CHRIS: Yes, so?
PAT: So, you keep saying “us” and “we,” but in no case do you actually mean to refer to yourself. I know you and I have disagreed on politics in the past, but I never expected us to disagree so profoundly on the meaning of the words “we” and “us.”
CHRIS: Come, now, Pat. Don’t you think you’re being a little obtuse? I’m talking about making our society a better place. We all live here, rich, poor, and average. We should all accept some level of responsibility for the society in which we live, and we should all strive to provide the foundation of a better polity. That naturally means that some of us will be beneficiaries and some of us will be benefactors. Because I’m doing okay, I make a point of donating what I can, and I never make a point of accepting a donation I don’t need. But those who are doing much better than I am should give more, and those who are worse off than I should be given more. But we’re all part of the polity.
PAT: I agree with all of that. All I’m saying is that you’re not really talking about “society” or “the polity,” you’re talking about what should happen to people other than you. Even worse, you’re talking specifically about people who have different characteristics than you have. Some of them give more, some of them receive more, but none of them are you. Let me ask you another question: Would you say you belong to the same society as “the 1%?”
CHRIS: I see where you’re going with this. In one sense, I belong to the same society they do because we are all part of the same polity. But in another sense, we don’t exactly hang out in the same social circles, so I guess I don’t belong to their society per se.
PAT: Neither do you hang out with the poor, Chris.
CHRIS: That’s true, too. But we all belong to the same polity, meaning we are all subject to the same government and the same laws. So when I was talking about that progressive tax increase, I meant that this is a policy everyone within the same polity should support.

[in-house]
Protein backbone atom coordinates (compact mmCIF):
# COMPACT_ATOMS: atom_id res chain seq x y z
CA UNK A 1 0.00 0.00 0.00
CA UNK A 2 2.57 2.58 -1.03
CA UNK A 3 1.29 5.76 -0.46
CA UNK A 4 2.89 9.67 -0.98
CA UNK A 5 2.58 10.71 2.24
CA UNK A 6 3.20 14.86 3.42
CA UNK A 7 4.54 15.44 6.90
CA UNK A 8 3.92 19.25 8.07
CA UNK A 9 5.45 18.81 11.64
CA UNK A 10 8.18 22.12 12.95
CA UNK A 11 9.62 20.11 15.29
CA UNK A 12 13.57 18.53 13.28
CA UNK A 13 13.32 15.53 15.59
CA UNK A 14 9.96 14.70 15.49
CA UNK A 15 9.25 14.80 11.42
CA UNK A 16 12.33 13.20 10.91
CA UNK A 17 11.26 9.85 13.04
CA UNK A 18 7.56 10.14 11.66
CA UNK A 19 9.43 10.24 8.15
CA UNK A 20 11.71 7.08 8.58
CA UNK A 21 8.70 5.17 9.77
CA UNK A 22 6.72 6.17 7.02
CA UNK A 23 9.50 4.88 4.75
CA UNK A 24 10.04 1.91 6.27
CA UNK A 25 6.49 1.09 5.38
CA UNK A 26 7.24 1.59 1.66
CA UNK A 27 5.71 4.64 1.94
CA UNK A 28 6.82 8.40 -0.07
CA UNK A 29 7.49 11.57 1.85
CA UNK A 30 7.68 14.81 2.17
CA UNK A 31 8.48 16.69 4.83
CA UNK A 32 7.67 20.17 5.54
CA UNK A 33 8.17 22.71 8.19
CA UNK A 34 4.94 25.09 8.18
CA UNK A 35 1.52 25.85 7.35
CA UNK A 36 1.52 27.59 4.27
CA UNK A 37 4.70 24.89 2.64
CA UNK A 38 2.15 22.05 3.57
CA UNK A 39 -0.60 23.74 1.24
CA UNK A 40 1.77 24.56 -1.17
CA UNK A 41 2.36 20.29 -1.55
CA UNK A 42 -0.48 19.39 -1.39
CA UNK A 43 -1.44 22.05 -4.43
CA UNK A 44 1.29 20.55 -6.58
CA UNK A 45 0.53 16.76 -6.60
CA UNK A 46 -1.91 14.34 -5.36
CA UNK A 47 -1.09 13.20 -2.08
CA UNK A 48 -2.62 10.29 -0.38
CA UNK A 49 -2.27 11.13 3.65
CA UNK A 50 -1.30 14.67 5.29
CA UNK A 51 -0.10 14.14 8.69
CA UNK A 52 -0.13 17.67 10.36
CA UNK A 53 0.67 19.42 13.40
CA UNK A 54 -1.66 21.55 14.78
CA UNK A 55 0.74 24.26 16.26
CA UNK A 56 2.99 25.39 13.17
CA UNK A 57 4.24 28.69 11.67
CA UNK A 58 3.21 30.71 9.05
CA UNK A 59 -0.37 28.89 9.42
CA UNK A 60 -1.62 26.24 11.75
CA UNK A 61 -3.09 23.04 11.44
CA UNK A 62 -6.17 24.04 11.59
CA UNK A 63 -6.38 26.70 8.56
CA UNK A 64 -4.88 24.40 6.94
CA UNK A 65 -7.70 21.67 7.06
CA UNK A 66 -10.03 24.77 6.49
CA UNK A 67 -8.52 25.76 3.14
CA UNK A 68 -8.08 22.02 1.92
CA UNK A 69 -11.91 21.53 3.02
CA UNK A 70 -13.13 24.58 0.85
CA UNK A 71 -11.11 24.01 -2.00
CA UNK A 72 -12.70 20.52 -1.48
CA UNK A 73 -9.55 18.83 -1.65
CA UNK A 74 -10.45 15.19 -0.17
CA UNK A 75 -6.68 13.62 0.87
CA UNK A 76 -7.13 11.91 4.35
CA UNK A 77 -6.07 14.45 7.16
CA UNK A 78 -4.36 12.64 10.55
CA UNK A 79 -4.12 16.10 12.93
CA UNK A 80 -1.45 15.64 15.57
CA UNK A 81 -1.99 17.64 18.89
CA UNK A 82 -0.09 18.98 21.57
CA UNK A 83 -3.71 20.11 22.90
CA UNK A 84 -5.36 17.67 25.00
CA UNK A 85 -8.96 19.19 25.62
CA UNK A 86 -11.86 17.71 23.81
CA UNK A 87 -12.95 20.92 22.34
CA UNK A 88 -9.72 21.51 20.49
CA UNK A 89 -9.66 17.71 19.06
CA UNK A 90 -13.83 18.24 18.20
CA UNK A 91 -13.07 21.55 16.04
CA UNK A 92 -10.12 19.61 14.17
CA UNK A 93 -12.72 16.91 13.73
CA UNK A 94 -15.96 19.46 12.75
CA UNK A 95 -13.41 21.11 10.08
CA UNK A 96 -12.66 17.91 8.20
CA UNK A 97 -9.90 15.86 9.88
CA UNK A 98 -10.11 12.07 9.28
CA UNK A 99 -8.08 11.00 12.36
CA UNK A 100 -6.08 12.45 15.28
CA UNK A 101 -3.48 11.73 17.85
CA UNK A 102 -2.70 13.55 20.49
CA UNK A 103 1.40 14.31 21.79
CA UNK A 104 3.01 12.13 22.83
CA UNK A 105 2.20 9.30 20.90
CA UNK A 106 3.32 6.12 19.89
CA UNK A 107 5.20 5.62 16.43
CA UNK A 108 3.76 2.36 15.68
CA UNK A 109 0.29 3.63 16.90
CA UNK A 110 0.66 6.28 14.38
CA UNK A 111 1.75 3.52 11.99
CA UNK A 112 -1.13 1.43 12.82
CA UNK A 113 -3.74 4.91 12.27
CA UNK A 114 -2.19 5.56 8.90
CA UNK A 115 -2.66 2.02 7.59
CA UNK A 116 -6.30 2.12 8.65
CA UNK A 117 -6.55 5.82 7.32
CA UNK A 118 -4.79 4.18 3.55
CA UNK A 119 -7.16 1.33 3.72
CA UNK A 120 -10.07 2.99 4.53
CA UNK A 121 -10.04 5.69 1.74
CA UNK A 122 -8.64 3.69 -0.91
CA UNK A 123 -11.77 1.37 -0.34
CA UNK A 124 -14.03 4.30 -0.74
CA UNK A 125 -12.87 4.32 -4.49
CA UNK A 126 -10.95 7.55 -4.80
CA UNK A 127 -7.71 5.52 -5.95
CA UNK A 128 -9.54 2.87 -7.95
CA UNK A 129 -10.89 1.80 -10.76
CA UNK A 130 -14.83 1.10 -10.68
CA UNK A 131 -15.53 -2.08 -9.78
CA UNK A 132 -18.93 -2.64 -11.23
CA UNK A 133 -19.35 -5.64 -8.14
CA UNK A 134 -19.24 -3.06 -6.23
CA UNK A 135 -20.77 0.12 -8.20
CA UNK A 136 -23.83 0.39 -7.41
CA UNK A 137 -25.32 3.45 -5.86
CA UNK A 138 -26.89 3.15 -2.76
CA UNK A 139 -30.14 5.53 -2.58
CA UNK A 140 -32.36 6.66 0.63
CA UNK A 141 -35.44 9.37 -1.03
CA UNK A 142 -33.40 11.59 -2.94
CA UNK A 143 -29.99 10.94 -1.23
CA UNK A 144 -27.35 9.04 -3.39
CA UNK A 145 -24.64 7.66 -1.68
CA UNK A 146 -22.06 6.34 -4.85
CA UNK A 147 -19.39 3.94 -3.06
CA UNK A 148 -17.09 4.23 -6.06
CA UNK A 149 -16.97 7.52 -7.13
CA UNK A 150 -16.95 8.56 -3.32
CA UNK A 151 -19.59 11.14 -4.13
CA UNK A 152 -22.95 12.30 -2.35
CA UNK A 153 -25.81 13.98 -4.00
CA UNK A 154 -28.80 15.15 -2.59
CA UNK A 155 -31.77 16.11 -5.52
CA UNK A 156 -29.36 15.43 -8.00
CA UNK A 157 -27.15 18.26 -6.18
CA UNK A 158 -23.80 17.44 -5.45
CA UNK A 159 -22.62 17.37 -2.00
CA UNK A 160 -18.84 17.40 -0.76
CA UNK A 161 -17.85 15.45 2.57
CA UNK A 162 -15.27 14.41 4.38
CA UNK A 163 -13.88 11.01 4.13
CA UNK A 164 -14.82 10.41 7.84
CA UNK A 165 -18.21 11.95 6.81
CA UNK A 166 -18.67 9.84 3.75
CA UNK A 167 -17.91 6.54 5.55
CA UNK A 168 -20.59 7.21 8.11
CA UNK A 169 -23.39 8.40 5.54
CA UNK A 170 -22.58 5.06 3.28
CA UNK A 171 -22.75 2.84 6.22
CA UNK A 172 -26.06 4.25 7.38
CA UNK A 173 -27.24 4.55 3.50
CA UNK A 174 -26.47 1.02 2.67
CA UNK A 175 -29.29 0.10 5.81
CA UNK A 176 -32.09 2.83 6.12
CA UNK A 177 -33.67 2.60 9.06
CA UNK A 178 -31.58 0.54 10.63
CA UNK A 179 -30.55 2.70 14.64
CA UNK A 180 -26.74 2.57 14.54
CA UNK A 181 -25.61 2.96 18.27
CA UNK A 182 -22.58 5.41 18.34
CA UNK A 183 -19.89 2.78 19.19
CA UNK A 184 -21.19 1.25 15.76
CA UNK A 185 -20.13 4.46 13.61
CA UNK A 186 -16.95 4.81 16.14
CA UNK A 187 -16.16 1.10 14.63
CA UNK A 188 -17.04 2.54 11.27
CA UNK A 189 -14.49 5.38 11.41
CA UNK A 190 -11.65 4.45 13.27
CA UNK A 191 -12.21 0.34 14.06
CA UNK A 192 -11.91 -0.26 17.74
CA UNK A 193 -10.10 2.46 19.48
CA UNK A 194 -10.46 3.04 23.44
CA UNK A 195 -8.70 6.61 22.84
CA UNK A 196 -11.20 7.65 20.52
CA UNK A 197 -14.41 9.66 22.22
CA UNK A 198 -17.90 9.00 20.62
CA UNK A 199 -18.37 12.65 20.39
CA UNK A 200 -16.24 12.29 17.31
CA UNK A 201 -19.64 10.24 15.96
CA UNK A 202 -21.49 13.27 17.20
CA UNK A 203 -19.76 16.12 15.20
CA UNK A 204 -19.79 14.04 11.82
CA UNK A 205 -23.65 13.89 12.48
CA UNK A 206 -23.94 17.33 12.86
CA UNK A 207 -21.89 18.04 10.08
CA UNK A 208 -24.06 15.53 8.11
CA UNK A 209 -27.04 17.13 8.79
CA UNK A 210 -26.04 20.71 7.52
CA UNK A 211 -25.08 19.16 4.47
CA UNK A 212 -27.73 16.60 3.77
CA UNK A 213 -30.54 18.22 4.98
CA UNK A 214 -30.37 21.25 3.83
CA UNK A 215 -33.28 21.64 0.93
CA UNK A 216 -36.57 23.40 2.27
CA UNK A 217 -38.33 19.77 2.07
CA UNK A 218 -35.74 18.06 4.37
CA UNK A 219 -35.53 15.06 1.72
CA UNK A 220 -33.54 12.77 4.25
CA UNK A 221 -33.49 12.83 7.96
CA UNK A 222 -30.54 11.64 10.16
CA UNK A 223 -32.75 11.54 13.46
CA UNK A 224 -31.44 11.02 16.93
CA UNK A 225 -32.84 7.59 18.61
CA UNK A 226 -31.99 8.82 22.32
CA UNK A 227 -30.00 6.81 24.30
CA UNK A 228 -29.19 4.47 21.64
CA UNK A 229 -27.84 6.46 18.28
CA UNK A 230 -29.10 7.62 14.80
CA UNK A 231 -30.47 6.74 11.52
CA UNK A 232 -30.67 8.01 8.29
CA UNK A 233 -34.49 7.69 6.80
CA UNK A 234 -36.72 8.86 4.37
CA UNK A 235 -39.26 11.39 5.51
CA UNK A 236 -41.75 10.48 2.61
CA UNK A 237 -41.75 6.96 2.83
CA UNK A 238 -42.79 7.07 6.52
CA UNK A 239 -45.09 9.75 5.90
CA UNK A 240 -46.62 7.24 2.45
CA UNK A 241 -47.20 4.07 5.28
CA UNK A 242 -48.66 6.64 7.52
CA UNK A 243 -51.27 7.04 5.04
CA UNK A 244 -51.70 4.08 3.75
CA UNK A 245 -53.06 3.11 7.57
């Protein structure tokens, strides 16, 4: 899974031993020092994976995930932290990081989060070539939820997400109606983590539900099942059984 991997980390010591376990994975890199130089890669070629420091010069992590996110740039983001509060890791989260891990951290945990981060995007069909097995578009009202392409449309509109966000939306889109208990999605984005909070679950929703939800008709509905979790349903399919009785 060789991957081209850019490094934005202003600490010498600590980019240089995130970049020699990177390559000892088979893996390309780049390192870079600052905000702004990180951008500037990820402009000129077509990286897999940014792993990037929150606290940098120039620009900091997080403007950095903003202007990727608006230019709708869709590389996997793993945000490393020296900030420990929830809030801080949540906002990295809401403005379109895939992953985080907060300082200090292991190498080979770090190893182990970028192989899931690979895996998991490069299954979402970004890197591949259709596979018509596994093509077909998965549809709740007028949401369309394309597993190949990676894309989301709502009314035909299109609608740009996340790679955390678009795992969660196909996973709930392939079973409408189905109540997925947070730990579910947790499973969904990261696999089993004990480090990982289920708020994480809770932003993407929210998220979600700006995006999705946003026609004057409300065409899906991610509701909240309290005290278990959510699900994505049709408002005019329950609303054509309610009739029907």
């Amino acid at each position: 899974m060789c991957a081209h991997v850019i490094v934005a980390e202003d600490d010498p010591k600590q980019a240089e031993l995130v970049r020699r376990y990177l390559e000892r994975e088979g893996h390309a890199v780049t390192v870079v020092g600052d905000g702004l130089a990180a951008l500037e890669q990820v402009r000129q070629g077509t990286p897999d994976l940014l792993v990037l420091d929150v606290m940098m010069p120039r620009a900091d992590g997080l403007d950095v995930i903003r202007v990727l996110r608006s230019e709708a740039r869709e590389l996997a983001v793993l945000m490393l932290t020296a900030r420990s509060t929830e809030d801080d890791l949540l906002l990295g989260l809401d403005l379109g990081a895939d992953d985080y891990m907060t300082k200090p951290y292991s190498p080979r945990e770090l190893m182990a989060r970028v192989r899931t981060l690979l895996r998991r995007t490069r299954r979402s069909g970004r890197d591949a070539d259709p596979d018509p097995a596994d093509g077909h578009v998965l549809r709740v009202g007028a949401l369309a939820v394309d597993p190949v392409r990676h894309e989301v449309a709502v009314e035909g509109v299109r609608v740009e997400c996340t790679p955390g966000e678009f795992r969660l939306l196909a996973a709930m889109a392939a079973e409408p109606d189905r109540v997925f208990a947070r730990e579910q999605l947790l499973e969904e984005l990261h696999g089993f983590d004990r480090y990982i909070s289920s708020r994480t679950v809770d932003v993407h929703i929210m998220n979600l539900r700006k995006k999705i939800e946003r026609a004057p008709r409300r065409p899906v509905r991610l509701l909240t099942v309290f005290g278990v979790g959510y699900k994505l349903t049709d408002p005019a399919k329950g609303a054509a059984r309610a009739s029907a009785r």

PAT: Well, I still disagree with you there, but I think you probably know now that my disagreement has nothing to do with “society.”
CHRIS: Of course it has nothing to do with society, Pat. It’s rational self-interest. You’re rich. You don’t want to pay more taxes.
PAT: Wait a minute. That means that when you first said “we,” what you really meant was… me?
CHRIS: So it would seem.
PAT: Why didn’t you just say so in the first place? You made it sound like you wanted to help. And remember, I initially agreed that you and I ought to do more. You never intended to do more for the poor.
CHRIS: I guess it doesn’t sound very nice when you put it that way. I only wanted to make an agreeable case for our helping the poor… er, I guess for your helping the poor. Look, I’m sorry for putting it to you in an offensive way. I really didn’t see it that way.
PAT: It was an honest mistake. We’re friends, apology accepted.
CHRIS: Well, now I feel a little awkward. Let’s talk about something else.
PAT: Okay, sure.
CHRIS: I think we ought to treat women more fairly…